Digital Photo Academy

Learn How To Use Your Digital Camera

Children, Family and Pets: Portraits at Home

Be prepared: Have the camera with you, if the kids are doing something cute they wont wait while you go back in the house for the camera. Many professional photographers have a camera with them at all times. Make sure to download the photos to a computer and clear the memory card before a special event – if your memory card is full you’ll be forced to delete images before you can shoot more. Buy a larger memory card than you think you need, or carry a spare memory card. Keep the camera batteries charged up. Batteries will drain slowly even if you don’t use the camera. You should charge them at least once a month. Digital cameras often drain batteries quickly, its a good idea to carry a spare battery.


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© 2008 John Bentham (Taken with Panasonic Lumix L1)
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© 2008 John Bentham (Taken with Panasonic Lumix L1)

Fill the frame: Get closer, many people take pictures from too far away. You don’t have to include head to toe of everyone. Get close enough to eliminate less important objects you don′t want in your picture.

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© 2008 John Bentham (Taken with Panasonic Lumix L1)
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© 2008 John Bentham

What do you see in the viewfinder?: Look carefully at everything you see, the background, the foreground and the subject. Look at the edges of the frame, not just the subject in the foreground. Eliminate unwanted elements by cropping in the camera.

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© 2008 John Bentham

Composition: Make sure you don’t have plants or telephone poles growing out of the subjects head. If so move the camera before you take the picture. Make sure your own shadow is not in the picture. Be aware of things like the horizon. Is it level? Alternatively try taking pictures on an angle.

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© 2008 John Bentham

Take multiple frames of the same thing (3-4). Each one will be a little different and one will be better than the others.  Take a couple posed shots AND a few candid shots of the same subject/scene. You can always delete the rejects. Take photos both in vertical and horizontal format. Experiment with shooting at eye level, and from a high or low viewpoint. Move yourself around to get the most interesting shot.

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© 2008 John Bentham (Taken with Panasonic Lumix L1)
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© 2008 John Bentham (Taken with Panasonic Lumix L1)

Children have a limited attention span,
and limited patience for photos. Don’t try to pose them too much, keep it spontaneous.  Make it fun by having them shoot some of the photos.  There is no wasted film when shooting digital. You can delete some of the less successful shots later, or keep them all on your hard-drive. Mix it up a little, Children with pets, adults with children etc. Don’t forget to include yourself in a few pictures using the self-timer.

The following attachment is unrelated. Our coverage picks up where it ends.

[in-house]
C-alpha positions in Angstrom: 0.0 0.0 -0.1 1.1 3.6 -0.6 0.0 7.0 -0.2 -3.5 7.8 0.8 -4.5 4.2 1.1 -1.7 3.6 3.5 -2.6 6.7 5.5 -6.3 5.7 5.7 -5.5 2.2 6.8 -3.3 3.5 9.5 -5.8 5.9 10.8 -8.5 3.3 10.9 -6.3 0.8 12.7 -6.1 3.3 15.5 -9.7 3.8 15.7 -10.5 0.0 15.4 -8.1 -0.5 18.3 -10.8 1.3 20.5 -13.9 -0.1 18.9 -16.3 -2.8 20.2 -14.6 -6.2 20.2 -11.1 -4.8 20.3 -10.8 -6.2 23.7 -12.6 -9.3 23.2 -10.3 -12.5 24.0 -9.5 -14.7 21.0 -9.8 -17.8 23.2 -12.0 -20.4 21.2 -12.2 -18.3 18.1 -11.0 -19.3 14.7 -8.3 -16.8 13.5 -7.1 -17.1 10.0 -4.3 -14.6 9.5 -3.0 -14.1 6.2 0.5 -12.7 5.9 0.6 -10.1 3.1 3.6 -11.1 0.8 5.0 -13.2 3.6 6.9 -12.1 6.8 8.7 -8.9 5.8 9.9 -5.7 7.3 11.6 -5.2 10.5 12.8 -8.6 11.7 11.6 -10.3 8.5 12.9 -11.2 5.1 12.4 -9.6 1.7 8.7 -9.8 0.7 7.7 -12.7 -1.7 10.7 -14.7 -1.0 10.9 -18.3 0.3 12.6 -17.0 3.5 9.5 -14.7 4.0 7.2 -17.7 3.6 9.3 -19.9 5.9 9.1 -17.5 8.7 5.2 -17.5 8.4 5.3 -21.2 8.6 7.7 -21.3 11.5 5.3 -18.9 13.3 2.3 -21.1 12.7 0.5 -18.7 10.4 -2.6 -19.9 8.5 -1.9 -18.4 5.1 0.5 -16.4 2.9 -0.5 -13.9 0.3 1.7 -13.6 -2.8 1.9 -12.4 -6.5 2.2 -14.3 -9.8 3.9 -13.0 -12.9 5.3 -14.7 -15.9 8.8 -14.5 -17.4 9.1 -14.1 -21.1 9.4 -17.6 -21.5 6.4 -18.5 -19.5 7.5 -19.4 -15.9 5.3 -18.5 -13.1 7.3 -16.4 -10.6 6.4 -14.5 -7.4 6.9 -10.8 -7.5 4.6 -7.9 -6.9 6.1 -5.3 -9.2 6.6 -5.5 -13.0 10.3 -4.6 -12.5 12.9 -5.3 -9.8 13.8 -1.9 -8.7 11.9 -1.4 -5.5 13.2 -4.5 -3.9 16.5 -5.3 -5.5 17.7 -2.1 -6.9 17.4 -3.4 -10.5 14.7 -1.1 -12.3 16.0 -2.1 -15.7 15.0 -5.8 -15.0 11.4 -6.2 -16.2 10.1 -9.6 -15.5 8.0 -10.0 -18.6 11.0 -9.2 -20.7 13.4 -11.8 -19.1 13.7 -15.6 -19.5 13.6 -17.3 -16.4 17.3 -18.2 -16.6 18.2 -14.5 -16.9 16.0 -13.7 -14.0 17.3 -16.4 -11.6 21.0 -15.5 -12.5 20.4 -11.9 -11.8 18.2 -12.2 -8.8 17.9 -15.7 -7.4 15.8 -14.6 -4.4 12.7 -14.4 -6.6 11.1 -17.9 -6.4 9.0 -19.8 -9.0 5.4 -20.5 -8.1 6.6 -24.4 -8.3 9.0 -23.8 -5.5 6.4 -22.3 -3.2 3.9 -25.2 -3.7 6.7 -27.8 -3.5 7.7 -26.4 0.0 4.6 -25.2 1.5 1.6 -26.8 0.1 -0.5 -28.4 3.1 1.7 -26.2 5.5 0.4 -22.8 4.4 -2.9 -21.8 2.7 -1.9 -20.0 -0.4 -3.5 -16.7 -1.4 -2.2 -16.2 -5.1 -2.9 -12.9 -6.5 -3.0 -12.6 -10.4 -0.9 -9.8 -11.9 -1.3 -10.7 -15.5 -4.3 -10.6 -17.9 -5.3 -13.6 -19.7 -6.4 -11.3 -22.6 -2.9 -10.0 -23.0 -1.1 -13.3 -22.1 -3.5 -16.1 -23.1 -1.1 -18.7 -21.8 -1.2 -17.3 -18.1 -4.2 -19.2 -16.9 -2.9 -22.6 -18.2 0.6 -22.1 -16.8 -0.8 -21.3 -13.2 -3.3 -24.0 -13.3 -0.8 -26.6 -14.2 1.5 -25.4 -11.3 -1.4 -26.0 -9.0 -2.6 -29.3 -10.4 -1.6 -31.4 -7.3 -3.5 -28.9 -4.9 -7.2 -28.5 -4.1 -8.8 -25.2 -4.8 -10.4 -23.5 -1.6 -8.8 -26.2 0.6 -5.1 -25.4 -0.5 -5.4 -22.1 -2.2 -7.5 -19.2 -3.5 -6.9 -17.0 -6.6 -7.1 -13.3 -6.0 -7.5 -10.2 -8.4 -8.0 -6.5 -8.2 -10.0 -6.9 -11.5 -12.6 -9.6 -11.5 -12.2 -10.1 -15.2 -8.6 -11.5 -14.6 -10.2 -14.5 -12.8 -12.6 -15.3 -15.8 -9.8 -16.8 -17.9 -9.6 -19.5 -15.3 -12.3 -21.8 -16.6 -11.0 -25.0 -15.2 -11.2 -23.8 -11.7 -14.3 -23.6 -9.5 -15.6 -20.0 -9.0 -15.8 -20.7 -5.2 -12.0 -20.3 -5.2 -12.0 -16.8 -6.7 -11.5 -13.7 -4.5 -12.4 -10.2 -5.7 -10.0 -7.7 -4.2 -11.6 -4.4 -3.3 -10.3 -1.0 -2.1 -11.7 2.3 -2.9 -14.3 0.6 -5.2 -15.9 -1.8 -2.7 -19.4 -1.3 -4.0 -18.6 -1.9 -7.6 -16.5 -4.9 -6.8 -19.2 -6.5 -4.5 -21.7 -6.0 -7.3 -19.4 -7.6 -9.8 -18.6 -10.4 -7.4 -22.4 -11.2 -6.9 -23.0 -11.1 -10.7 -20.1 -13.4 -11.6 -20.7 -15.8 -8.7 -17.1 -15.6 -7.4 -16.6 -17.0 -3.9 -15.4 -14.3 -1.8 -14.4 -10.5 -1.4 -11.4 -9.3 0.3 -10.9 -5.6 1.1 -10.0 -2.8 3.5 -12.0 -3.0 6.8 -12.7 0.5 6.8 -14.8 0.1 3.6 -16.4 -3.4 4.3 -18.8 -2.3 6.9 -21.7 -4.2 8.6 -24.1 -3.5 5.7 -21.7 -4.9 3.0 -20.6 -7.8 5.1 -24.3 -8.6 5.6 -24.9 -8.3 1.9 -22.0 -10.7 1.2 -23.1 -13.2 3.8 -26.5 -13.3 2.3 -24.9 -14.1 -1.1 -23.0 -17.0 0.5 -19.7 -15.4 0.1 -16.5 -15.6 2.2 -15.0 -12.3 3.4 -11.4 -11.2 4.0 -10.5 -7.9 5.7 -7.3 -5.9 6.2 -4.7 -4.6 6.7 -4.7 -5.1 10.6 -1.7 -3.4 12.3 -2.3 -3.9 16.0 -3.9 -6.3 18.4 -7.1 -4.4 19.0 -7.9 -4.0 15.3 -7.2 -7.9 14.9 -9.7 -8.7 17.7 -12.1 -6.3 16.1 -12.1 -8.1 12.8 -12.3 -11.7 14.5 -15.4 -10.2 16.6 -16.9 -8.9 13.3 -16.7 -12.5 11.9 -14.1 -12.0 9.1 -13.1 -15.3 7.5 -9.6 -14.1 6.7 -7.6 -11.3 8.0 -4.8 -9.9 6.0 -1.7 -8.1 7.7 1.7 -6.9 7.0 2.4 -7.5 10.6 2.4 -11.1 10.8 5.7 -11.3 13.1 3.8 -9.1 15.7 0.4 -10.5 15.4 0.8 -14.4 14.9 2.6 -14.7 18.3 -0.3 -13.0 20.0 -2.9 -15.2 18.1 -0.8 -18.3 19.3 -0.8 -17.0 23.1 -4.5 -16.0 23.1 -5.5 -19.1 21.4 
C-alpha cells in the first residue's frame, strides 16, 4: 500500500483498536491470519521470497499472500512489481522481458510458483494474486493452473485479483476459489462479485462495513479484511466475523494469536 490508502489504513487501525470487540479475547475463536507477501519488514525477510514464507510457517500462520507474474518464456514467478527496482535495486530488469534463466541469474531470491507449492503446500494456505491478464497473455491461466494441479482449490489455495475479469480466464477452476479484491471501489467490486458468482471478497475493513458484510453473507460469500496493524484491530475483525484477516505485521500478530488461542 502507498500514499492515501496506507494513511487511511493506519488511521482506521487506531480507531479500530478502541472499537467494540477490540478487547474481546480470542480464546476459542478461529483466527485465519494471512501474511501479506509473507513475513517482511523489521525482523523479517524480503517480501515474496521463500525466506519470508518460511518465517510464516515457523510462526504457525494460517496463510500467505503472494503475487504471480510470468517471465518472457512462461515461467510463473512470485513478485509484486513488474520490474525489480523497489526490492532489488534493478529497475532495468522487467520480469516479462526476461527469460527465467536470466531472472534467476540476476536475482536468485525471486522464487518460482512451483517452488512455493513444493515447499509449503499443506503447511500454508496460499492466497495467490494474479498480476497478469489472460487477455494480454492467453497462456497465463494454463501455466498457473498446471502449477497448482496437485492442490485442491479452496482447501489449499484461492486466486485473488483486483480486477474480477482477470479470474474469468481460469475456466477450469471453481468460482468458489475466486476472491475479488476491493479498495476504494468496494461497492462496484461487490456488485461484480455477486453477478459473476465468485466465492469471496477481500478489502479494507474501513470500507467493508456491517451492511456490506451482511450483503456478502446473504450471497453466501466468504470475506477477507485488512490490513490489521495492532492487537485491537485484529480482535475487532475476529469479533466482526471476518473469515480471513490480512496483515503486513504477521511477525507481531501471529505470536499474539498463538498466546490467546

Natural/Existing light vs. flash: Use Natural Light instead of flash whenever possible. Shoot outside or near bright window light. Your pictures will look more natural. Flash changes the look of a photo, alternatively try the shot with and without flash.

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© 2008 John Bentham

Flash Tips:

Red-Eye: Sometimes it’s better to turn OFF the RED-EYE feature. There is a delay between the pre-flash which reduces red-eye and the actual exposure. As a result often you miss the shot, especially when photographing children. If you turn this feature off you can fix red-eye on the computer later.

Windows/Mirrors: When shooting through a window or into a mirror, you get a reflection of the flash back into the camera. Avoid this by shooting on an angle to the glass/mirror.

Newborn children: Don’t Use FLASH when photographing newborn babies, their eyes are too sensitive for the first few weeks. (This also applies to puppies & kittens).

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© 2008 John Bentham (Taken with Panasonic Lumix L1)
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© 2008 John Bentham (Taken with Panasonic Lumix L1)
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© 2008 John Bentham

Photographing Pets:

Cats: Catch them when they’re sleeping. They don’t like to pose – Maybe you’ve heard the expression “Like herding cats?”

Dogs are more social, they like to be included, photograph them playing with the family.

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© 2008 John Bentham (Taken with Panasonic Lumix L1)

Pets: Shoot extreme close ups of pets using the Digital-Macro feature available on many point-and-shoots cameras. This allows you to get really close. Make sure the flash is off for these shots or they will be over exposed.

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© 2008 John Bentham (Taken with Panasonic Lumix L1)
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© 2008 John Bentham (Taken with Panasonic Lumix L1)

Mistakes are OK: Its OK to make mistakes. Sometimes mistakes make good pictures. Have fun.

Back Up your Photos: Back up your photos on a hard drive. Ideally you should have 2 copies on separate drives or photo servers. I keep copies on two drives at the studio and another drive off-site, in case of fire. If your computer crashes you will loose all your valuable photos.


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